Wisconsin recently enacted legislation that allows pass-through entities — including S corporation banks — to be taxed at the corporate level rather than at the shareholder level for Wisconsin tax purposes. The benefit of the election is to permit shareholders of S corporations to effectively circumvent the new $10,000 federal limitation on deducting state and local taxes, including state income taxes paid by shareholders on their share of the S corporation’s income.
If the election is made, the corporate-level tax would be deductible by the bank for federal income tax purposes and reduce the amount of federal taxable income passing through to the bank’s shareholders on their Schedule K-1s. There is some uncertainty regarding the effectiveness of this election since the IRS has recently indicated that it may challenge the deductibility of similar entity-level tax regimes created by other states in response to the state and local tax deduction limitation. The legislation that contains this new election is also currently being challenged in Wisconsin courts on procedural grounds based on how the legislation was passed during a special legislative session.
The election can be made effective beginning in the 2018 tax year for S corporations. The election must be made on or before the due date (including extended due date) of the corporation’s tax return.
If an election is made, the bank will be taxed at the flat C corporation income tax rate of 7.9%, which is higher than the maximum 7.65% tax rate that otherwise applies to individual and trust shareholders of the bank. Importantly, no tax credits are allowed to a corporation making the election other than the credit for taxes paid to other states. If the corporation would otherwise qualify for other types of credits, an election may not be advisable. The election may be made or revoked each year with consent of a majority of the bank’s shareholders.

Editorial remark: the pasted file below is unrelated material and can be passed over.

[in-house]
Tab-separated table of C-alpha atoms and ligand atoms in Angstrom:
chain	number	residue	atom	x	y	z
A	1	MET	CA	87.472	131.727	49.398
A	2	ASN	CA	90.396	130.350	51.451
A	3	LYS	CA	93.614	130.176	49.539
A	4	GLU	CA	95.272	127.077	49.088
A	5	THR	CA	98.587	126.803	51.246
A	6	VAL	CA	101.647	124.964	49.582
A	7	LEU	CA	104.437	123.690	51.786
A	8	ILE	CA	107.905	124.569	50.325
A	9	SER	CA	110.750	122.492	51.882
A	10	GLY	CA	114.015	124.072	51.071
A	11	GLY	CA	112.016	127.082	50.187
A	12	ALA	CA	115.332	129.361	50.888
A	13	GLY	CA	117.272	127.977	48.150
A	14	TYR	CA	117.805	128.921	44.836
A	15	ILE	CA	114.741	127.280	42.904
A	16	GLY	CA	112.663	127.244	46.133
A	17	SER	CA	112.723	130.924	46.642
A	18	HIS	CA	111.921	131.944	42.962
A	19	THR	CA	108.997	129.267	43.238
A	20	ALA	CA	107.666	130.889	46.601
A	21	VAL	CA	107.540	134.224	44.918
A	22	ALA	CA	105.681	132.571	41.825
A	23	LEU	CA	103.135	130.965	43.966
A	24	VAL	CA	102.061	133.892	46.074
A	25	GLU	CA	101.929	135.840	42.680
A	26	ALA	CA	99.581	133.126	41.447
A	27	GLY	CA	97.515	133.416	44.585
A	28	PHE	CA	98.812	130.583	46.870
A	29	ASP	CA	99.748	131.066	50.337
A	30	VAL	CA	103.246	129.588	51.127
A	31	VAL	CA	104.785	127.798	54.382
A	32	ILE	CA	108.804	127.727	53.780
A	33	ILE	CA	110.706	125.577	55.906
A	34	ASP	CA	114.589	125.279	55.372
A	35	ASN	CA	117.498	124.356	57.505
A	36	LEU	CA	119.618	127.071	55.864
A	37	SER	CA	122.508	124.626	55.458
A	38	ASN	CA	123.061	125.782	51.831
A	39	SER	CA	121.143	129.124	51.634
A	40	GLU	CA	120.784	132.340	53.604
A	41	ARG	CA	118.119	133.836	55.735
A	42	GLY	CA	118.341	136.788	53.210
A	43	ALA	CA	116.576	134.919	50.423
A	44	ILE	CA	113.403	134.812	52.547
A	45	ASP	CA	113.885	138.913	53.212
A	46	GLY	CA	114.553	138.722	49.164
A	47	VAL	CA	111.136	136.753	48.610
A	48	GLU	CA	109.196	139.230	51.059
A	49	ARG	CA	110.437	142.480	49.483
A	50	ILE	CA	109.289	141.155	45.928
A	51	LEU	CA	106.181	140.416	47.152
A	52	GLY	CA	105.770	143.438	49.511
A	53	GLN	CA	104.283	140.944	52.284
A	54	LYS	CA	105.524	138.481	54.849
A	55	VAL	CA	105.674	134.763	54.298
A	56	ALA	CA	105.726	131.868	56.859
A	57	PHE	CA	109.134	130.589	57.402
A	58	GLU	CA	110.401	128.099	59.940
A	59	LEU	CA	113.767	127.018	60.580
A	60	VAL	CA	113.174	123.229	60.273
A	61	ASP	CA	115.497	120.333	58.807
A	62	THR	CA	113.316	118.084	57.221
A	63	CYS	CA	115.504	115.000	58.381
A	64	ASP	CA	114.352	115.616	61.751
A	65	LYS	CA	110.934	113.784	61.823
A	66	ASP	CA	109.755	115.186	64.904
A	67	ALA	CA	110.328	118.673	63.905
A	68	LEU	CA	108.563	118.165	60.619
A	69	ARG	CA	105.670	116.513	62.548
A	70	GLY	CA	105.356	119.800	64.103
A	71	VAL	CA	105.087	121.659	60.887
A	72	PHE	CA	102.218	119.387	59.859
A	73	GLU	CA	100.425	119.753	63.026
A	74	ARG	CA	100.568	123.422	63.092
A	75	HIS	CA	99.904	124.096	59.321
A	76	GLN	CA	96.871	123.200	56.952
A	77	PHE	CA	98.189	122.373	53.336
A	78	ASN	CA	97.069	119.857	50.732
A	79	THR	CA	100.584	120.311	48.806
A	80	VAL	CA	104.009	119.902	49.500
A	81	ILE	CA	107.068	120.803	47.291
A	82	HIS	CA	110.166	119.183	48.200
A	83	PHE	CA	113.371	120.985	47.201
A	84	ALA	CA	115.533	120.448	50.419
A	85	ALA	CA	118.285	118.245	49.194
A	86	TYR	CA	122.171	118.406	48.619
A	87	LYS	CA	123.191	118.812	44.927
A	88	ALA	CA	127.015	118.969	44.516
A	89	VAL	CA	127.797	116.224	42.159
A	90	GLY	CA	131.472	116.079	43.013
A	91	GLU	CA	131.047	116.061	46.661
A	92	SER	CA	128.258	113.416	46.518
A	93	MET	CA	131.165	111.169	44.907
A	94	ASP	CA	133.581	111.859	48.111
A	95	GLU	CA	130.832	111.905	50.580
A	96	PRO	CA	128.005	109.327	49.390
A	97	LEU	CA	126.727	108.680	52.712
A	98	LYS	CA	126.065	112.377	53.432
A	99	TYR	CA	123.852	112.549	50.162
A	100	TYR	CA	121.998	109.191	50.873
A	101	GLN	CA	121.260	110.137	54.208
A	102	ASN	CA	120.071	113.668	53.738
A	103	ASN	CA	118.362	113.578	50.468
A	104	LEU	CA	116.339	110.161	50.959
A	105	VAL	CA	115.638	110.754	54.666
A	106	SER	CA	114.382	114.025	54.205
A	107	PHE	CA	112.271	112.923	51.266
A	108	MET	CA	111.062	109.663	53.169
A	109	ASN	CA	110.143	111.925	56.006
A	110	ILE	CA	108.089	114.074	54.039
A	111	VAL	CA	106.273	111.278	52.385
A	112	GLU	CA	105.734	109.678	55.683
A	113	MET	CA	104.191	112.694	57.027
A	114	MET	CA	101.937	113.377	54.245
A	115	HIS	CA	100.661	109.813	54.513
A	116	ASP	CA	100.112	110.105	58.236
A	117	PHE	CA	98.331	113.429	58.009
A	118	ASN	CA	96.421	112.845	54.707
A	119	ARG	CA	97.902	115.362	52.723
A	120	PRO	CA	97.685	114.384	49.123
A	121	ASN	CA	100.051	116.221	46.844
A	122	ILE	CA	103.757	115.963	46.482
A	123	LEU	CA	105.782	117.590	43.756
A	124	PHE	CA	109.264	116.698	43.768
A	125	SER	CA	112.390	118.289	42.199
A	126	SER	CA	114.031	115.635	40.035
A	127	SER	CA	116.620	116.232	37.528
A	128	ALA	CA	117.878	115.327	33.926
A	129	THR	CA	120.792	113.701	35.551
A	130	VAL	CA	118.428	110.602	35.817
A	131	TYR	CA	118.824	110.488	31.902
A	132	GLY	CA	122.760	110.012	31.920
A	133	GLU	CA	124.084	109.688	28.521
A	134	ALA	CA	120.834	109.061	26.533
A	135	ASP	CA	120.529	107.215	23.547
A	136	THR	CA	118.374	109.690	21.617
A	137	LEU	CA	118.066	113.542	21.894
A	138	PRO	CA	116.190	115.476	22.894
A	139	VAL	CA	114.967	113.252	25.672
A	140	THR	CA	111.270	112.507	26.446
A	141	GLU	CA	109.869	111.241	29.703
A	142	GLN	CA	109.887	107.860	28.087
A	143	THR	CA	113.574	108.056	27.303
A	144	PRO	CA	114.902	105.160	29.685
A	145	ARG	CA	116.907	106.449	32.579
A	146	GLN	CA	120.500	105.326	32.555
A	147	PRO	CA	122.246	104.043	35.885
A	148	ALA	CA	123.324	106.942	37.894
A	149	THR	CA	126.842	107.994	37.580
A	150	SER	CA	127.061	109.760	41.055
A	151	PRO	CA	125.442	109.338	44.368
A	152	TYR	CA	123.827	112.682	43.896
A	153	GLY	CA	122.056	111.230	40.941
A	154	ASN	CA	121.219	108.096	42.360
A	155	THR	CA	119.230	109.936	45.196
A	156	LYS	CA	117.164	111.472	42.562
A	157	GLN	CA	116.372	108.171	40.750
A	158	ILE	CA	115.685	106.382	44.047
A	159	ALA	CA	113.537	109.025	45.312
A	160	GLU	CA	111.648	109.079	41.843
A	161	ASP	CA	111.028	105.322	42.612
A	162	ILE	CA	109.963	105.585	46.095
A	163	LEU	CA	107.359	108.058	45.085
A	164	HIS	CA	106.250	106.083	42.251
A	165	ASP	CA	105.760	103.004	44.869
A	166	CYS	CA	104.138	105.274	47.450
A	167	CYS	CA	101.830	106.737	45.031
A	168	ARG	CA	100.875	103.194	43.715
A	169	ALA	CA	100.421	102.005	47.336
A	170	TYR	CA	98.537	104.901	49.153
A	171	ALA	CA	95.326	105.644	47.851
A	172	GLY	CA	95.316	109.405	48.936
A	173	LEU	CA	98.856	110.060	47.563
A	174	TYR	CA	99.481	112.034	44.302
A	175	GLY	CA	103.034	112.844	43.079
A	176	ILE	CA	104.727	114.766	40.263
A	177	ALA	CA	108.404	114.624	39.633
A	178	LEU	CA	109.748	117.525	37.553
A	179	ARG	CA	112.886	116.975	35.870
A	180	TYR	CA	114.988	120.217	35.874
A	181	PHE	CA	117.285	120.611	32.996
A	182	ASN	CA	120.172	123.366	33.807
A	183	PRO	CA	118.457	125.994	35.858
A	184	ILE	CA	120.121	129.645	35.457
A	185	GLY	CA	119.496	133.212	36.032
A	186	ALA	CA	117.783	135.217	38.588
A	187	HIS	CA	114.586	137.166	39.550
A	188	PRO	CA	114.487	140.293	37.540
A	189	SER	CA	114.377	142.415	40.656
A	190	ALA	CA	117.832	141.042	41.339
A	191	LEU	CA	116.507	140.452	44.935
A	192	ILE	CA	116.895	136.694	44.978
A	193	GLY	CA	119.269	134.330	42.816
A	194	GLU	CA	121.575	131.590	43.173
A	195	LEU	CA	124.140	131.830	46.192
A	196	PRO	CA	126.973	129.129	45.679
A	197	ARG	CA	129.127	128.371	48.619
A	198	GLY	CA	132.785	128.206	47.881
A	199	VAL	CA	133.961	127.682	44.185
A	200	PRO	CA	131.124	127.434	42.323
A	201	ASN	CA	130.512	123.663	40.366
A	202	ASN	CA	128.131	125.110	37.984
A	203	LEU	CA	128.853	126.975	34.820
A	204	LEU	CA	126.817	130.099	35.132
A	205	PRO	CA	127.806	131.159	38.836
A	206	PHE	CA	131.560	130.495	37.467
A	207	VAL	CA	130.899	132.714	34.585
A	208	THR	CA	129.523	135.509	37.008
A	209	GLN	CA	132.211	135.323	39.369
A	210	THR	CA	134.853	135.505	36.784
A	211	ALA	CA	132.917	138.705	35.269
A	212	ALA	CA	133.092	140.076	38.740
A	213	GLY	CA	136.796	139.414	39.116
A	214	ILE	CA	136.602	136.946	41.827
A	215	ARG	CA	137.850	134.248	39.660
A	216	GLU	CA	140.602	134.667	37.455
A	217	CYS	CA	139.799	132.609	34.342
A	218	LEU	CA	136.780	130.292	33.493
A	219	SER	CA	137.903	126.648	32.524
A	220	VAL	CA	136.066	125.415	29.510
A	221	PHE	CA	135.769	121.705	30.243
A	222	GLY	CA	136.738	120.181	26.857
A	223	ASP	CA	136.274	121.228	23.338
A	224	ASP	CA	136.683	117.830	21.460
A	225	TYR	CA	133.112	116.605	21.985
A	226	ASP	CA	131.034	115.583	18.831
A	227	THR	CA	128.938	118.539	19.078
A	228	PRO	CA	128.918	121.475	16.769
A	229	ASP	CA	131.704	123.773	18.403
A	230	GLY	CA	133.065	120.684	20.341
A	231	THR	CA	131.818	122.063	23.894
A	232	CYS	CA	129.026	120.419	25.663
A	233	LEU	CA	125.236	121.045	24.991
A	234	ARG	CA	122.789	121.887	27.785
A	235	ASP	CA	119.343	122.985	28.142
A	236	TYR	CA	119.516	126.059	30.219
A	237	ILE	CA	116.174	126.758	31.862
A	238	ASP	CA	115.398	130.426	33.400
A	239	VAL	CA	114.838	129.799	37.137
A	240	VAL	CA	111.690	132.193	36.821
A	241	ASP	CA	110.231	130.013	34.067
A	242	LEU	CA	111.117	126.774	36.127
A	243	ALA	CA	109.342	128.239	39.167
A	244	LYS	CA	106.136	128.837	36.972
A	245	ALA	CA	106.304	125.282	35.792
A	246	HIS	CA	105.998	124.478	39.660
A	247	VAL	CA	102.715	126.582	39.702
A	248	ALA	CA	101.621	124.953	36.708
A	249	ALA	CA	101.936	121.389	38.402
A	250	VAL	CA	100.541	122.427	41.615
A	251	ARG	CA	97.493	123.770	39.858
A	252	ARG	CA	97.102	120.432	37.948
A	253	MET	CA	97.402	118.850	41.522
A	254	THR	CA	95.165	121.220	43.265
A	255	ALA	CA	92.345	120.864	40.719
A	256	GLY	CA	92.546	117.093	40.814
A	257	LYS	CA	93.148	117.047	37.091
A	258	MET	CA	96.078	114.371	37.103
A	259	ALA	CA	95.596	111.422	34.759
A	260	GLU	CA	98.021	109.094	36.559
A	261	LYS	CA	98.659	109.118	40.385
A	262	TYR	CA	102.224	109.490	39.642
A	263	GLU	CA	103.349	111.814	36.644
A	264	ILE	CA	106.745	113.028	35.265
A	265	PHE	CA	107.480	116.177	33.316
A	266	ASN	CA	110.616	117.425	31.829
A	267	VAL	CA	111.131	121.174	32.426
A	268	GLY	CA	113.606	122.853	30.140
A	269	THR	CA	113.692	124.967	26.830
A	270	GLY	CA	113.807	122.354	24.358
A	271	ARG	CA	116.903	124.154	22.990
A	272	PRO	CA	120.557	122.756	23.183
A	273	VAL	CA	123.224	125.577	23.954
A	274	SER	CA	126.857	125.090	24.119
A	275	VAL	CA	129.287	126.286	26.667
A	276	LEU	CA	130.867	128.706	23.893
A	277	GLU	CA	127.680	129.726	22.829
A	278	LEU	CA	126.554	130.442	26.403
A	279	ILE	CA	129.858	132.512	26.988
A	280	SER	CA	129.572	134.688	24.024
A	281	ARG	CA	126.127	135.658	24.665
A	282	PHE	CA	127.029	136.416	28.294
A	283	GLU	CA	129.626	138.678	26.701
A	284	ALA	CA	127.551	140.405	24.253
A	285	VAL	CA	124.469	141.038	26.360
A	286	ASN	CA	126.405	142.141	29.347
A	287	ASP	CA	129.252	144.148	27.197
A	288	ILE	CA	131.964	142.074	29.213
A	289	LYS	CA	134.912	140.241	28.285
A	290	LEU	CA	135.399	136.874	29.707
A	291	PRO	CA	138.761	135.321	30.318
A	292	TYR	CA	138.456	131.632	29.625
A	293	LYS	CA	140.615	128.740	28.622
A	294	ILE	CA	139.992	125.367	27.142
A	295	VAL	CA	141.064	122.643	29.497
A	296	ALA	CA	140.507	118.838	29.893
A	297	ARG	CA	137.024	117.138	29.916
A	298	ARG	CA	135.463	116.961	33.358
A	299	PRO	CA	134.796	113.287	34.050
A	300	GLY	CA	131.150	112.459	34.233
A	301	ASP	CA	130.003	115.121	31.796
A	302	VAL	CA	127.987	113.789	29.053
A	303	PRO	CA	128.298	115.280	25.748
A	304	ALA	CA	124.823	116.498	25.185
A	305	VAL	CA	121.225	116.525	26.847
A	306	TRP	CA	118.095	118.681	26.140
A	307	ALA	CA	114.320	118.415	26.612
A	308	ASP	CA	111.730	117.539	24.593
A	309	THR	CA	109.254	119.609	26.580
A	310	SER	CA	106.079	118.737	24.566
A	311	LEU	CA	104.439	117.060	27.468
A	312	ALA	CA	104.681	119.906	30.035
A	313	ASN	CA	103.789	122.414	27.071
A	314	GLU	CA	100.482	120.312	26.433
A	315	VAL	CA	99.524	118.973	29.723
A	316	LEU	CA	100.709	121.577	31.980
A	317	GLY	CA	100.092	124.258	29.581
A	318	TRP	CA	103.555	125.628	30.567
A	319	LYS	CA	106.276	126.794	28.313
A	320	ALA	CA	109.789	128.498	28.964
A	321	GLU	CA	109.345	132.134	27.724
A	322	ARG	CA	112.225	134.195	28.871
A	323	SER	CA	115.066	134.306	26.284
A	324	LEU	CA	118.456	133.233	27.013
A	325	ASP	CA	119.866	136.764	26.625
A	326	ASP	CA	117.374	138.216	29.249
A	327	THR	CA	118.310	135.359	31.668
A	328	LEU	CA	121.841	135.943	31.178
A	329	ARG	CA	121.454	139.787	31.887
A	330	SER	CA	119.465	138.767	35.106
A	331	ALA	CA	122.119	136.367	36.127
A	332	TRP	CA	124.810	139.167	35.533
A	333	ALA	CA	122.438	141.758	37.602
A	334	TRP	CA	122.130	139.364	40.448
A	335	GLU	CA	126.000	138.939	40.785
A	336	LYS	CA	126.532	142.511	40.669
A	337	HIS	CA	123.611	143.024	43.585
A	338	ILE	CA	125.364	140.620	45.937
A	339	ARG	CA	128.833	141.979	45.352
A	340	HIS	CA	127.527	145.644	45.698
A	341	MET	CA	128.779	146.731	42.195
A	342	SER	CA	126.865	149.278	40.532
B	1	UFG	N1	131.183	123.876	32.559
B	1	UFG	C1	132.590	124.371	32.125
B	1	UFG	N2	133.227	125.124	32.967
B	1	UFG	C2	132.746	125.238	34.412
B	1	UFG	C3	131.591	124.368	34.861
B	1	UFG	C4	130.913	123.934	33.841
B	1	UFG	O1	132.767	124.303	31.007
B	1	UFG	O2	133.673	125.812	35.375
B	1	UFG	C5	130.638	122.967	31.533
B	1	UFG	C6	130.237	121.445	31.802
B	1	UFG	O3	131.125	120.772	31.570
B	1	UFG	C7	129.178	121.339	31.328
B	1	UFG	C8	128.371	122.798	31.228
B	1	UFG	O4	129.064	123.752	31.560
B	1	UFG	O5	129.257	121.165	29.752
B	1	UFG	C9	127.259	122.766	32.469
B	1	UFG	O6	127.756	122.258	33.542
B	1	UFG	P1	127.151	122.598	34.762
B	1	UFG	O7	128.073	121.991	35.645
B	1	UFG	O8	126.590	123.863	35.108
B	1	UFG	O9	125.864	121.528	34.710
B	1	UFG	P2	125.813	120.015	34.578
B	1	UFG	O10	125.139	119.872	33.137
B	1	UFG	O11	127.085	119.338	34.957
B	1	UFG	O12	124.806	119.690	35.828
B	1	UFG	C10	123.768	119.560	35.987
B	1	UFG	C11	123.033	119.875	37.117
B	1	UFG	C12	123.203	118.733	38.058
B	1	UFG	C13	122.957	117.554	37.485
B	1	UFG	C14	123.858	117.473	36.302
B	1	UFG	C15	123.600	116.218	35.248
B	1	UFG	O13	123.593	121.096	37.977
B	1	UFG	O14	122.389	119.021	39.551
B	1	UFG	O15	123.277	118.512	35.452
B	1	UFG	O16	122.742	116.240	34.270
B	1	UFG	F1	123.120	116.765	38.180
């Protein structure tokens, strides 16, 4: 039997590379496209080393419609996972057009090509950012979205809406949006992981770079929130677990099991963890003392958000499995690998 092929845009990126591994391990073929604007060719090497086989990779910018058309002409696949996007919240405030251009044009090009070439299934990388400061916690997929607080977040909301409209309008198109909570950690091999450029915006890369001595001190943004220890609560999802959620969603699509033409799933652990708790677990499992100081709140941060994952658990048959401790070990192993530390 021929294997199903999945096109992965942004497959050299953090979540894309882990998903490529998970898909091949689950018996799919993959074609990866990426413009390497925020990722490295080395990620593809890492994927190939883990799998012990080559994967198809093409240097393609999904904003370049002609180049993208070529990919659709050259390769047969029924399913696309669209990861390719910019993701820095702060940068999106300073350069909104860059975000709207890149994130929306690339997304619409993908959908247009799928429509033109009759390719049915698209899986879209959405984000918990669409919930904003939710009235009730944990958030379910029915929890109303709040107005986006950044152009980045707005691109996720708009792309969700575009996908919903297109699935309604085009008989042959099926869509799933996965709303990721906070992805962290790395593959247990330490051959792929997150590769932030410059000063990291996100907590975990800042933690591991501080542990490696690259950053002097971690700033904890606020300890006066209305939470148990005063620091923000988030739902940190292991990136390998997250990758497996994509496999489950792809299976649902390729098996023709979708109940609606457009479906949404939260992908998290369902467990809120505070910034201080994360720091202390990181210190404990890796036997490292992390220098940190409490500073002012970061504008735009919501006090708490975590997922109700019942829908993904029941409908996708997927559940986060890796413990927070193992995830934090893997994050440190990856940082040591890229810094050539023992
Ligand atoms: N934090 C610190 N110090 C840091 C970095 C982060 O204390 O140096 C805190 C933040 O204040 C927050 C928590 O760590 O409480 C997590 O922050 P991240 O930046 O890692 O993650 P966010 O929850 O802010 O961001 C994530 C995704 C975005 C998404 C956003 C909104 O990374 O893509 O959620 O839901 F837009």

To illustrate the potential benefits of the election, assume that a Wisconsin bank taxed as an S corporation operates entirely within Wisconsin and that all of its shareholders are Wisconsin residents subject to maximum tax rates. The shareholders are able to claim the 20% federal qualified business income deduction on the bank’s income, resulting in a federal tax rate of 29.6%. The shareholders have also reached the $10,000 limitation on deducting state and local taxes from other taxes paid by the shareholders. The following charts detail the potential savings of making the election, assuming that the bank does not qualify for any Wisconsin tax credits.
As these examples show, given the right set of circumstances, this election may be worth considering for many Wisconsin banks that are taxed as S corporations. Banks considering this election should work with their accountants to model the potential tax savings and ensure that proper estimated tax payments are being made.
Bank Strategy Briefing is prepared by the Banking & Financial Institutions Practice Group at Godfrey & Kahn, S.C., Milwaukee, Wisconsin, as a service to the community banking industry. It features commentary focusing on strategic business and legal issues relevant to community banks. Each written edition contains 500 words or less and no more than 2 editions are published per month. Information found in Bank Strategy Briefing is for educational and informational purposes only and is not to be construed or relied upon as legal advice.